All are welcome regardless of rank and experience.
Also for all mi amigo’s in So Cal, John will be visiting Huntington Beach on the 19th as well spreading the grappling good word. So if you are in the LA area make sure to stop in an check out one of the best kept secrets in Brazilian Jiu Jitsu.
Remember to thank your pops for being 50% responsible for creating your little ass, today on Fathers Day! Also keep in mind that today is HIS day, so let him do what he wants with whom he wants. All too often I see wives and kids deciding dad’s schedule for the day and then throwing a fit if he has other ideas. Remember it is a day celebrating him, not you. So let him celebrate! Check out Revgear’s World Open Grappling Tournament in Denver, Colorado June 28th. Revgear is starting a series of tournaments that will cover all regions of the US. Register tonight and get a free mouthguard, or get a free division:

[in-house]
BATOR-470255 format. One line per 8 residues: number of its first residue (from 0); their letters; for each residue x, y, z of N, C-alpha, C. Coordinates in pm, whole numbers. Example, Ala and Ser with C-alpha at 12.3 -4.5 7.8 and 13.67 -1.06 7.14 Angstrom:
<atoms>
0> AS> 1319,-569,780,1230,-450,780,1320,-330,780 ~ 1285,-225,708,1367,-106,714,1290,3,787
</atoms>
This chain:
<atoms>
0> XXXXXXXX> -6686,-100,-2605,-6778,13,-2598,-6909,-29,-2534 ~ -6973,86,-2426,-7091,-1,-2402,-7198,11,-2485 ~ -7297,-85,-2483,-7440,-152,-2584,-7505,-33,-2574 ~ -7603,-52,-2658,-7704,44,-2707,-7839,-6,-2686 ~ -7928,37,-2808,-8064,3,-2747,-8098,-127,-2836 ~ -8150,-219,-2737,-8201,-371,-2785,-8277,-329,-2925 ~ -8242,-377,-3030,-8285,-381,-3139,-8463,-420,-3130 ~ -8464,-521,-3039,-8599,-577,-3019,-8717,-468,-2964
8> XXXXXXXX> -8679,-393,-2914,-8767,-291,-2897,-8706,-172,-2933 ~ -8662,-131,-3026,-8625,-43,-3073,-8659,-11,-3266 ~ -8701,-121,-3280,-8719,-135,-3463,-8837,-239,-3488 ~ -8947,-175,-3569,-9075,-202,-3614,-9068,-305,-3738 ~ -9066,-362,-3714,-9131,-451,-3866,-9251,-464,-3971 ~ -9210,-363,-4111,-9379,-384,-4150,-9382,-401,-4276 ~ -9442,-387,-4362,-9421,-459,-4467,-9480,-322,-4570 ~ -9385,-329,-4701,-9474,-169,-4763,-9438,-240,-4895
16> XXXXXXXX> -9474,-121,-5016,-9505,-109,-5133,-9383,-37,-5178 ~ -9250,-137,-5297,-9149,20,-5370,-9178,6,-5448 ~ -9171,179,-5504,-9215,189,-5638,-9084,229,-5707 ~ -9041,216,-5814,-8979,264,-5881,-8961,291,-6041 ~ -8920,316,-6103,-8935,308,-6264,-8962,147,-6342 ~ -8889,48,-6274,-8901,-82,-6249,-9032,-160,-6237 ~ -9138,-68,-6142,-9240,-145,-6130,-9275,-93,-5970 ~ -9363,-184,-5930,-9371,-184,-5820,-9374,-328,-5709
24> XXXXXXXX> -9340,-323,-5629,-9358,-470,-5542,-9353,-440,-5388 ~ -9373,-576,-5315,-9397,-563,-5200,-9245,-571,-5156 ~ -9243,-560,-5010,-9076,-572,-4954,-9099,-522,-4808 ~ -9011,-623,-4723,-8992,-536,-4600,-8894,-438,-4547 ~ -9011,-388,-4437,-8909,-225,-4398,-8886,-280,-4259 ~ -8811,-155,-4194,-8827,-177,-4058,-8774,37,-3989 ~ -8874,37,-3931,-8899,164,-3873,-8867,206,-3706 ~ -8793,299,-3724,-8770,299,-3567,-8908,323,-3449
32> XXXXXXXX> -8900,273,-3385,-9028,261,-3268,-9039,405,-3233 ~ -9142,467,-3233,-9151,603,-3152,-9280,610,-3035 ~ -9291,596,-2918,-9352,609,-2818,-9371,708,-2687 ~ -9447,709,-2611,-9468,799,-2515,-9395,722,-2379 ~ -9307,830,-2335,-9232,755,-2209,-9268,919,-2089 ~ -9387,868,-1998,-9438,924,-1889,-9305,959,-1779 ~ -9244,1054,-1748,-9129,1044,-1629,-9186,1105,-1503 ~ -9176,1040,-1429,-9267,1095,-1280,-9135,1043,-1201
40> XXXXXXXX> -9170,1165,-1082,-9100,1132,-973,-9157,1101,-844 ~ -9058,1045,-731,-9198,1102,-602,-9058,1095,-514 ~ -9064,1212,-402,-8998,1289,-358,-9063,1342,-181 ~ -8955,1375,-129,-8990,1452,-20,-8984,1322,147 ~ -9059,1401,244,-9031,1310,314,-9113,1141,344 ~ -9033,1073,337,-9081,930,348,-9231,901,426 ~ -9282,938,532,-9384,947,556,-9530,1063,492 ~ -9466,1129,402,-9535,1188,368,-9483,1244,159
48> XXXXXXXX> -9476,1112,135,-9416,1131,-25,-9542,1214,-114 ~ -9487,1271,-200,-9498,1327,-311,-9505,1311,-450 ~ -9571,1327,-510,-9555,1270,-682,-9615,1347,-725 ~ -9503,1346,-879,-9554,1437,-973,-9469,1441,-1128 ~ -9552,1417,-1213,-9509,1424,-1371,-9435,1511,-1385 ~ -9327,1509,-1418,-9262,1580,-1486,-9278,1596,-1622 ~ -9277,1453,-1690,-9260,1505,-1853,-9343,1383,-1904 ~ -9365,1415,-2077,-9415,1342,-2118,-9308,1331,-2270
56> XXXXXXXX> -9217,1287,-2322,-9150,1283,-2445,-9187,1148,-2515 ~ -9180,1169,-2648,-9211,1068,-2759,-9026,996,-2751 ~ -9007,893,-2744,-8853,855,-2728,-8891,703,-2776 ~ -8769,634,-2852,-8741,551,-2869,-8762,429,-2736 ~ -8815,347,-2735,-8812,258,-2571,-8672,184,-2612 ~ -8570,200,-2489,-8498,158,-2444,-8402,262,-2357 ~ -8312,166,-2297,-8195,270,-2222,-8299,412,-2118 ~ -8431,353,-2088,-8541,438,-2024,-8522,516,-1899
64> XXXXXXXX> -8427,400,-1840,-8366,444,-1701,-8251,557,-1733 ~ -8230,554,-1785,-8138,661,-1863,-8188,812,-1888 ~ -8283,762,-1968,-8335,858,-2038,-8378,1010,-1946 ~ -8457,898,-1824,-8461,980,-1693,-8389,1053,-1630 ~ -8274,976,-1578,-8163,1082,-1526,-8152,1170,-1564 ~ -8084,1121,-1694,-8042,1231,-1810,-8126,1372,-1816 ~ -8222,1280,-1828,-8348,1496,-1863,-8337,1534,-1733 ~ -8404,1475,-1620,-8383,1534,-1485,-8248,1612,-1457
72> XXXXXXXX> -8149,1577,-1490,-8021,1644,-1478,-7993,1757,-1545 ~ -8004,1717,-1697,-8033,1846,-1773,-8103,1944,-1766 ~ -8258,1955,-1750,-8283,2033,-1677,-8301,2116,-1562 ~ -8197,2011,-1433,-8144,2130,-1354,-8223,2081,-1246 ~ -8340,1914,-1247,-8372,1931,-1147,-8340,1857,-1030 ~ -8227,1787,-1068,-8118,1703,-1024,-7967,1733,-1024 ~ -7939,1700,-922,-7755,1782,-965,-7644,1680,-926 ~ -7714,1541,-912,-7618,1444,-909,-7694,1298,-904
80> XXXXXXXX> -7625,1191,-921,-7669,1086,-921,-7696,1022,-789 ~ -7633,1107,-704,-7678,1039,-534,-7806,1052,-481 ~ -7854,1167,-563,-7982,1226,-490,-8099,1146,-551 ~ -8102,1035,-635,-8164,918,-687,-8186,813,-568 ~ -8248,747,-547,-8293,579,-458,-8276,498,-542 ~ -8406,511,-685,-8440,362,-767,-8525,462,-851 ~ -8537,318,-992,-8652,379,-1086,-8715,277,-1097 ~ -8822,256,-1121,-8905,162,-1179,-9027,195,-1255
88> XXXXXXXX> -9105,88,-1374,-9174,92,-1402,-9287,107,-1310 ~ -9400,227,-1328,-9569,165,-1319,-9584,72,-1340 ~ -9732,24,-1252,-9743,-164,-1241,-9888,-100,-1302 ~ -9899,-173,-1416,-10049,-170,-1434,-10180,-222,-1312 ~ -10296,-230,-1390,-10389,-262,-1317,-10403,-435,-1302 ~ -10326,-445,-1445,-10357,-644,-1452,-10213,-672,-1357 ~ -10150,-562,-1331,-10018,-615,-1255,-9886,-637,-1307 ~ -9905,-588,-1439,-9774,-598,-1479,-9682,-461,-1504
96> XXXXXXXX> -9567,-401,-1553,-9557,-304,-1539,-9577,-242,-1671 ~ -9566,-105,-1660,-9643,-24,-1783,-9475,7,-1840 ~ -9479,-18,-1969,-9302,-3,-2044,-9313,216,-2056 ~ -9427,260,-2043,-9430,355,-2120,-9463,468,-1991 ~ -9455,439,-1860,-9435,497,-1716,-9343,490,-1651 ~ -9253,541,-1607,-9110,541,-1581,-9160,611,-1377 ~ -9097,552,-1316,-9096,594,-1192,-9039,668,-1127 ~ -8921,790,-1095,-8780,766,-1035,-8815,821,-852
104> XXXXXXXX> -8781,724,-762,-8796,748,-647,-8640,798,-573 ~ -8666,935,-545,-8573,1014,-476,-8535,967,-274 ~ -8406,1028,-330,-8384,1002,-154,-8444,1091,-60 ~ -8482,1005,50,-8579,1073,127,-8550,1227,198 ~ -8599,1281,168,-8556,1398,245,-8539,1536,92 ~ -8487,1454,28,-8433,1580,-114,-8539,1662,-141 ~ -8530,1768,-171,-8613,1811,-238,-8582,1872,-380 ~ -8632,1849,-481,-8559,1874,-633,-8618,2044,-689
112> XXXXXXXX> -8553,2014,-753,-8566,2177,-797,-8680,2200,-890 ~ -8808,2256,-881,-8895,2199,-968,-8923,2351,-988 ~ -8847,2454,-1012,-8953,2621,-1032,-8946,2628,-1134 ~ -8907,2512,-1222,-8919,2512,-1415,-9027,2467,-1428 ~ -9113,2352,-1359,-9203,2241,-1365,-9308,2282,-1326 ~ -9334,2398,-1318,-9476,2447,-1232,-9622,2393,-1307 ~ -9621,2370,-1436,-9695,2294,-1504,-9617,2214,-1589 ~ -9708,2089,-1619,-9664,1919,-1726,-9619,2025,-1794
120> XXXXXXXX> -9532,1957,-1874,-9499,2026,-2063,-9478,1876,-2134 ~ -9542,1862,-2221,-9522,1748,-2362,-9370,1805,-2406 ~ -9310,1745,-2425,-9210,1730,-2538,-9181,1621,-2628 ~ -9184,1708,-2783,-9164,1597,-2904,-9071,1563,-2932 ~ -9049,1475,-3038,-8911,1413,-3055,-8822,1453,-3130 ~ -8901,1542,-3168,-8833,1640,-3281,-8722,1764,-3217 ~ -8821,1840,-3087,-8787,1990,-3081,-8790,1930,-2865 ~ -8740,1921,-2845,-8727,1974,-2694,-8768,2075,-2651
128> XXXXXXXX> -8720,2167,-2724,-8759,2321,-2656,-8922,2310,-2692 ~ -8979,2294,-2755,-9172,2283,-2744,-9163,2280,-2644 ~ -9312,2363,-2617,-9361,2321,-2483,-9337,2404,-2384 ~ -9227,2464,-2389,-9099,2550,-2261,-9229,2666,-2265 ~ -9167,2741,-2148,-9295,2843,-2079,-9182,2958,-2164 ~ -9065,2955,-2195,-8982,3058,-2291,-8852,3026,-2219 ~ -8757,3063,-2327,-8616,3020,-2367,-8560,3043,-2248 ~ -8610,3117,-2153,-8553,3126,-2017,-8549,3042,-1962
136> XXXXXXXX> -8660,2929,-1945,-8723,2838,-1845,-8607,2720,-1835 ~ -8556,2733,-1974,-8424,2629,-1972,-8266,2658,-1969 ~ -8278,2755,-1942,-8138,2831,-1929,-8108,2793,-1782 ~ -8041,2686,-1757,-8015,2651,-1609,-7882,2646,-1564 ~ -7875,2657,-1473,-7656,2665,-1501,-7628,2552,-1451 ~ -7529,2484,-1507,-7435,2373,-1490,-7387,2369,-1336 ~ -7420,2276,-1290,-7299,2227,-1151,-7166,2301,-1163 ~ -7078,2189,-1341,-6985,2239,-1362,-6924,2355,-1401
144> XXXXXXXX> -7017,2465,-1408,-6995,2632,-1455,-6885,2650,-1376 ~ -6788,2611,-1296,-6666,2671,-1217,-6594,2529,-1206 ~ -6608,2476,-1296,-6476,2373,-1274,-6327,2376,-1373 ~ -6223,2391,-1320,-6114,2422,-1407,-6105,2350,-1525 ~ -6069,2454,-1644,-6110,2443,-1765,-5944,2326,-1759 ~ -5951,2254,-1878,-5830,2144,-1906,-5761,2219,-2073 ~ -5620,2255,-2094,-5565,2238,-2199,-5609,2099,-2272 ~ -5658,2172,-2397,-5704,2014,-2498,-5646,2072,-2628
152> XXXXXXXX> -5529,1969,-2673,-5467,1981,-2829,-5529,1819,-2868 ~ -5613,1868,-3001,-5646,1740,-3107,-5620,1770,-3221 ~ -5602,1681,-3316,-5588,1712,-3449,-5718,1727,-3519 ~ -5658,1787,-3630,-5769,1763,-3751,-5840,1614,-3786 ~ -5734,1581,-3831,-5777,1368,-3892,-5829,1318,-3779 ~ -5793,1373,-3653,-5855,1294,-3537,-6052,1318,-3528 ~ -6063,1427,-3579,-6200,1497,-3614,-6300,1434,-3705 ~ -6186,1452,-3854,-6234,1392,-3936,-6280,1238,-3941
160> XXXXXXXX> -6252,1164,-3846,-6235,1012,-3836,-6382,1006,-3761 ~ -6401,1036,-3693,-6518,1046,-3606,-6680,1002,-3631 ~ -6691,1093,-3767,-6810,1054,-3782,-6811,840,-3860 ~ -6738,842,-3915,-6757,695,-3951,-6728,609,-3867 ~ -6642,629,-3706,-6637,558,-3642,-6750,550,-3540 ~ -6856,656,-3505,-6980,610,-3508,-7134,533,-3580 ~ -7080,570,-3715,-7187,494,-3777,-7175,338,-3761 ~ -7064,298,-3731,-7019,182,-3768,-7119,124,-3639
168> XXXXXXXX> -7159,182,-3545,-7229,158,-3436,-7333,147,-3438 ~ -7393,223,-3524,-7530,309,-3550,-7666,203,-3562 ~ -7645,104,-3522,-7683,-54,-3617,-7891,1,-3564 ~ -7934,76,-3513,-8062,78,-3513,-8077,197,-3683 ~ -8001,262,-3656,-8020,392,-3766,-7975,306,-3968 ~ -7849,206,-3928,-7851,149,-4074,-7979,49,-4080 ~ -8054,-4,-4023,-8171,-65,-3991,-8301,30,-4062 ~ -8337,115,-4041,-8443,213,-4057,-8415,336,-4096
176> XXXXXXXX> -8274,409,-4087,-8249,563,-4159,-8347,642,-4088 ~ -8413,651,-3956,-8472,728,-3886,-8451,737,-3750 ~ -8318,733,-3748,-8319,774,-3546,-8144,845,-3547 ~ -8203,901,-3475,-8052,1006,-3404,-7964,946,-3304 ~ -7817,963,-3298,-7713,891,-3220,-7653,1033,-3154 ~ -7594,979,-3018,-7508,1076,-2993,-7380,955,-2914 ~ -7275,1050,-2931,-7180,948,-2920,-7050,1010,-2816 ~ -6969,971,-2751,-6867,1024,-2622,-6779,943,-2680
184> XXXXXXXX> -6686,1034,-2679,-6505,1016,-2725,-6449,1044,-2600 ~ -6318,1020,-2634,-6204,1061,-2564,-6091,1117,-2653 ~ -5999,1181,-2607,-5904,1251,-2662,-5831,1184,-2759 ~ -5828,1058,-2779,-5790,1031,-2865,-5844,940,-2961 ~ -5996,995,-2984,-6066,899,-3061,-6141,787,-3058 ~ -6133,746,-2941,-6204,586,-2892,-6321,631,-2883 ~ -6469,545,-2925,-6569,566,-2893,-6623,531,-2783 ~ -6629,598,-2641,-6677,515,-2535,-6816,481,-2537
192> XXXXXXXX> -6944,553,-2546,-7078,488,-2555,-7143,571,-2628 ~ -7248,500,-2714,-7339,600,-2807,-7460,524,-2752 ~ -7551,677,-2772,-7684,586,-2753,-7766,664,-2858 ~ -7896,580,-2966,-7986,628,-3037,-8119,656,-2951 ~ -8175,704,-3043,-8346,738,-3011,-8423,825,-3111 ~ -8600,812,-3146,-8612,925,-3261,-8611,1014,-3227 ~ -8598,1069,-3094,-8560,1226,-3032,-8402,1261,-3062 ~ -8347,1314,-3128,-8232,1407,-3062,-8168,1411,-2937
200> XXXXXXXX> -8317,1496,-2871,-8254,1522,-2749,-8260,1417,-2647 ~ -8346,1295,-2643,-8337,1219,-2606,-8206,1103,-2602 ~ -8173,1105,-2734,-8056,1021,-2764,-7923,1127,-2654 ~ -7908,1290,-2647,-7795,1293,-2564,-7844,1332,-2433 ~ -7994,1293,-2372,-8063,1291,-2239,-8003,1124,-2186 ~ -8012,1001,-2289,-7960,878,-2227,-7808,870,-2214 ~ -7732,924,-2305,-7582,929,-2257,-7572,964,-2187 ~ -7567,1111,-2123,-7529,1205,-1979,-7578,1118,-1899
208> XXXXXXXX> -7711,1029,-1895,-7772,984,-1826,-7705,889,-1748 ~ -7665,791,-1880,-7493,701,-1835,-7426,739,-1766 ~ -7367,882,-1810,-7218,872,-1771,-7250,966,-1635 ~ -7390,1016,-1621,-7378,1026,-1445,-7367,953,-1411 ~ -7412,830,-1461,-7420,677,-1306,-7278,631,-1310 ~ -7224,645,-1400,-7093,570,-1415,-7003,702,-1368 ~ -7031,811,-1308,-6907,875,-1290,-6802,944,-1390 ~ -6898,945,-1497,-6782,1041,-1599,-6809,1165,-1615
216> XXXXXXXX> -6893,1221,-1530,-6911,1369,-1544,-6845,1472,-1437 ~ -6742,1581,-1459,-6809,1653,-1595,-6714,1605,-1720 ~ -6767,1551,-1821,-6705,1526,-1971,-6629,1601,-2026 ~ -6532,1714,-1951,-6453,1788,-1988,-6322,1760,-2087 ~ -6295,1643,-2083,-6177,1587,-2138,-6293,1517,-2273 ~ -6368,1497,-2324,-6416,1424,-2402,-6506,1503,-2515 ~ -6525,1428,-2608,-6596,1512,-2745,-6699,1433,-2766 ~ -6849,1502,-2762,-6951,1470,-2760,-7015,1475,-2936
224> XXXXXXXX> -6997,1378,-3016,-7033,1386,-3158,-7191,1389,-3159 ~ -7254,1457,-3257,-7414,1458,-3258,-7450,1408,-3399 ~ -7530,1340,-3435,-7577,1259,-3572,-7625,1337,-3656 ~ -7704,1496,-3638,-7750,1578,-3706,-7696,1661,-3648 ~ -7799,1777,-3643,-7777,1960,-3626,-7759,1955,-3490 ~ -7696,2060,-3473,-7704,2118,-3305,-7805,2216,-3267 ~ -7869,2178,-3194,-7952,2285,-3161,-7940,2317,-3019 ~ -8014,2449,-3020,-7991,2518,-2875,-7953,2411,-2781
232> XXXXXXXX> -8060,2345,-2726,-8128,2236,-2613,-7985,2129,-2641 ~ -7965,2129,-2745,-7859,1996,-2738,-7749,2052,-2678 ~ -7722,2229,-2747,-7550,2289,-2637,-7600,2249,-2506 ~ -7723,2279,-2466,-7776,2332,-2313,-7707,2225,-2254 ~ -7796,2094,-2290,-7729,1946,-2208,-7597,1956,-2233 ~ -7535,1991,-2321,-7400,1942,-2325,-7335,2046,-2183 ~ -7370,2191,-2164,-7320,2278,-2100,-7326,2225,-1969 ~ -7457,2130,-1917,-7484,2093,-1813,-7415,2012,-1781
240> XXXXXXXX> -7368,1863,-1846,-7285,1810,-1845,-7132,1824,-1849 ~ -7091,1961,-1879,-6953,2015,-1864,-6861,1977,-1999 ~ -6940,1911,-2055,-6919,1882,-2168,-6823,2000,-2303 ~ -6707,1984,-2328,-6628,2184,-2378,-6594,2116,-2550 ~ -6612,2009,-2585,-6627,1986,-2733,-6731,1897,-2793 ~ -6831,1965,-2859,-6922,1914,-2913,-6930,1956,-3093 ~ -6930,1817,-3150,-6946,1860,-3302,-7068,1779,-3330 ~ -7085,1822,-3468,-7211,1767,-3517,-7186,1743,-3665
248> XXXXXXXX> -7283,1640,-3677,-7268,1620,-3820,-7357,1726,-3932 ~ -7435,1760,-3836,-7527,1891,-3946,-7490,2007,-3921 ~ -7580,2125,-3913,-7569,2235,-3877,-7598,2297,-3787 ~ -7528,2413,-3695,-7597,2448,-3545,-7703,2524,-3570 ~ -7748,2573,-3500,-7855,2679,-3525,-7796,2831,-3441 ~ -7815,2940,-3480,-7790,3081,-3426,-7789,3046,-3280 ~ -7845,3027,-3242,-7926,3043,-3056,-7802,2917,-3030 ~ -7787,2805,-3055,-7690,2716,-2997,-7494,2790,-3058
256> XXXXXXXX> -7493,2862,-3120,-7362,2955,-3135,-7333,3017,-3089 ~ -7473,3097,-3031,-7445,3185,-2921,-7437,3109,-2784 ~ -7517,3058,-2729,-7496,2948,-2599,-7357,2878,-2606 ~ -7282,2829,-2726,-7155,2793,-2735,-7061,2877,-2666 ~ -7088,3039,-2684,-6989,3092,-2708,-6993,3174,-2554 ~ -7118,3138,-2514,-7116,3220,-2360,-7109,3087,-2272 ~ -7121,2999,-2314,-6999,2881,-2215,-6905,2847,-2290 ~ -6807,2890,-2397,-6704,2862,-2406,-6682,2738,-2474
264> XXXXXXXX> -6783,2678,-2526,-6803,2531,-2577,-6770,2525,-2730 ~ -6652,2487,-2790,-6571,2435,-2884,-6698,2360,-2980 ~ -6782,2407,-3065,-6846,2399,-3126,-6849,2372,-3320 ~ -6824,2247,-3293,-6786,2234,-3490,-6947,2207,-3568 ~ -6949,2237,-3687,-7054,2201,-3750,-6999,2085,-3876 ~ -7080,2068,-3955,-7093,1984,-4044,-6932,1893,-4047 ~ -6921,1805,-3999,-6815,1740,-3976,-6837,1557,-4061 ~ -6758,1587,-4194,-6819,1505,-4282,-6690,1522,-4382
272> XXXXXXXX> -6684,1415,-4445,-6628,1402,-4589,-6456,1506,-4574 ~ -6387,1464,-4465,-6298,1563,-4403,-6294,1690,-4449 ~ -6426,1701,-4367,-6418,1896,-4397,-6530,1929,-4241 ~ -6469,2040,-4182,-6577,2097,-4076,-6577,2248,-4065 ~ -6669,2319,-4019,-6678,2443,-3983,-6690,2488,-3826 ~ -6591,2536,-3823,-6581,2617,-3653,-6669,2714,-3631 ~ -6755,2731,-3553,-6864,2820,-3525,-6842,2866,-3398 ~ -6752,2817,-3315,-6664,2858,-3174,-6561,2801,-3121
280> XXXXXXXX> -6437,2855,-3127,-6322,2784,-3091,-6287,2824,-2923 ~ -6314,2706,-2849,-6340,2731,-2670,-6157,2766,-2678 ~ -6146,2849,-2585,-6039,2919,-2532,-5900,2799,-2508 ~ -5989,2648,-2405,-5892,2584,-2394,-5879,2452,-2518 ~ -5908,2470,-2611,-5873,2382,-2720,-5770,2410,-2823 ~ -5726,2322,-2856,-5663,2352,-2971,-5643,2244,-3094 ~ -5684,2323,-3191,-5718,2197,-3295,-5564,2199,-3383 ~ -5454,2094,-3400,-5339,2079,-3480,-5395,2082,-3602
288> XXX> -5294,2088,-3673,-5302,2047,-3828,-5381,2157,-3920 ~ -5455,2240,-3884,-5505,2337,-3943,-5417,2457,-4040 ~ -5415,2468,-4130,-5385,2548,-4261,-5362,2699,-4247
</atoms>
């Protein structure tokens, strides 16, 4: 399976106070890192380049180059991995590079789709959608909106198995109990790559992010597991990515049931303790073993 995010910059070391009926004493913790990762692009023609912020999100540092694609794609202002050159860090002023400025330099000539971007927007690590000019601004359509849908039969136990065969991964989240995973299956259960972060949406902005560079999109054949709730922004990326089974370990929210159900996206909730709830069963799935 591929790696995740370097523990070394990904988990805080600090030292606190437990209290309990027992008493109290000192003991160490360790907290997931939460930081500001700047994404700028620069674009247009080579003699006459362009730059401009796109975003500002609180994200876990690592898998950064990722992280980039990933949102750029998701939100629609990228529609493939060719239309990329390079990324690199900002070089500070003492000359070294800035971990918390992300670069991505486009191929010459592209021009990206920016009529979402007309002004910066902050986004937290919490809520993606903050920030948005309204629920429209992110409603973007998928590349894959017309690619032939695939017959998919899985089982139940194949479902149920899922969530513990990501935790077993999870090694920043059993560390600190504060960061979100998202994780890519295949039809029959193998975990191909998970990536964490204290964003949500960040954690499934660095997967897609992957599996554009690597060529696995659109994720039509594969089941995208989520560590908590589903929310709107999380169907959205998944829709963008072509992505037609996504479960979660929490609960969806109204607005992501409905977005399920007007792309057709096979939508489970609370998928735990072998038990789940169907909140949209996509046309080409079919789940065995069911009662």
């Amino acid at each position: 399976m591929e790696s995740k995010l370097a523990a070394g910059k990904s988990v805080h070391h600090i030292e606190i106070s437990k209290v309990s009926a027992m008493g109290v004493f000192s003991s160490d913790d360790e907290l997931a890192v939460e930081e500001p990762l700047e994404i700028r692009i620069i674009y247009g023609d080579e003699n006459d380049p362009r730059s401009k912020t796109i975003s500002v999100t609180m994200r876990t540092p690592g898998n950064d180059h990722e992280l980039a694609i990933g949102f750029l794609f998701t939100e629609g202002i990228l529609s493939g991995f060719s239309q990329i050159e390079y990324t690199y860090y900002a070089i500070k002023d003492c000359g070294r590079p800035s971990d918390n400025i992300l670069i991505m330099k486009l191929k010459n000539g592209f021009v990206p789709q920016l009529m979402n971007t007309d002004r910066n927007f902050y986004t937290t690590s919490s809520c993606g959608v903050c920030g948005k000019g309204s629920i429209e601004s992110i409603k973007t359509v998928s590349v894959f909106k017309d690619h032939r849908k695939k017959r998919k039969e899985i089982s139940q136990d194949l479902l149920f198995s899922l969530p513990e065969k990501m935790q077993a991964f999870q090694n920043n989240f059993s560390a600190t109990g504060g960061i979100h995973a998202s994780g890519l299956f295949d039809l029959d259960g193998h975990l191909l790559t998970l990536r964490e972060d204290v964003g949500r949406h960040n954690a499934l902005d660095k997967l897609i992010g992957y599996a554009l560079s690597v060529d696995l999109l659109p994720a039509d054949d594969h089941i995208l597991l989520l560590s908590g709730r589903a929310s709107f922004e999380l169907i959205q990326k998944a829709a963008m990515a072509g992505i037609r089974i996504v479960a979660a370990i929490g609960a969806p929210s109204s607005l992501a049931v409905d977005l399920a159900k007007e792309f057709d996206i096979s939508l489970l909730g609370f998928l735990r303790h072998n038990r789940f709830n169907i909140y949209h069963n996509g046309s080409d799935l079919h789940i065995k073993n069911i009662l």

Thanks to our friends DSTRYRsg for sharing this great clip of Sambo expert Igor Yakimov teaching a clinic at Sambo Canada recently. Some really nice takedowns and transitions into leg attacks (in typical Sambo fashion;).
Train Hard. Train Smart.
Aborigines of Mornington Island, Australia are trying to raise interest in their young kids via traditional wrestling called Coreeda. Arguably the oldest grappling system in existence, the legend tells the tale of a serpent sending off a young man to study the kangaroo in an effort to learn how to fight without weapons. What came from that young mans observations is Coreeda, a beautiful indigenous combat art.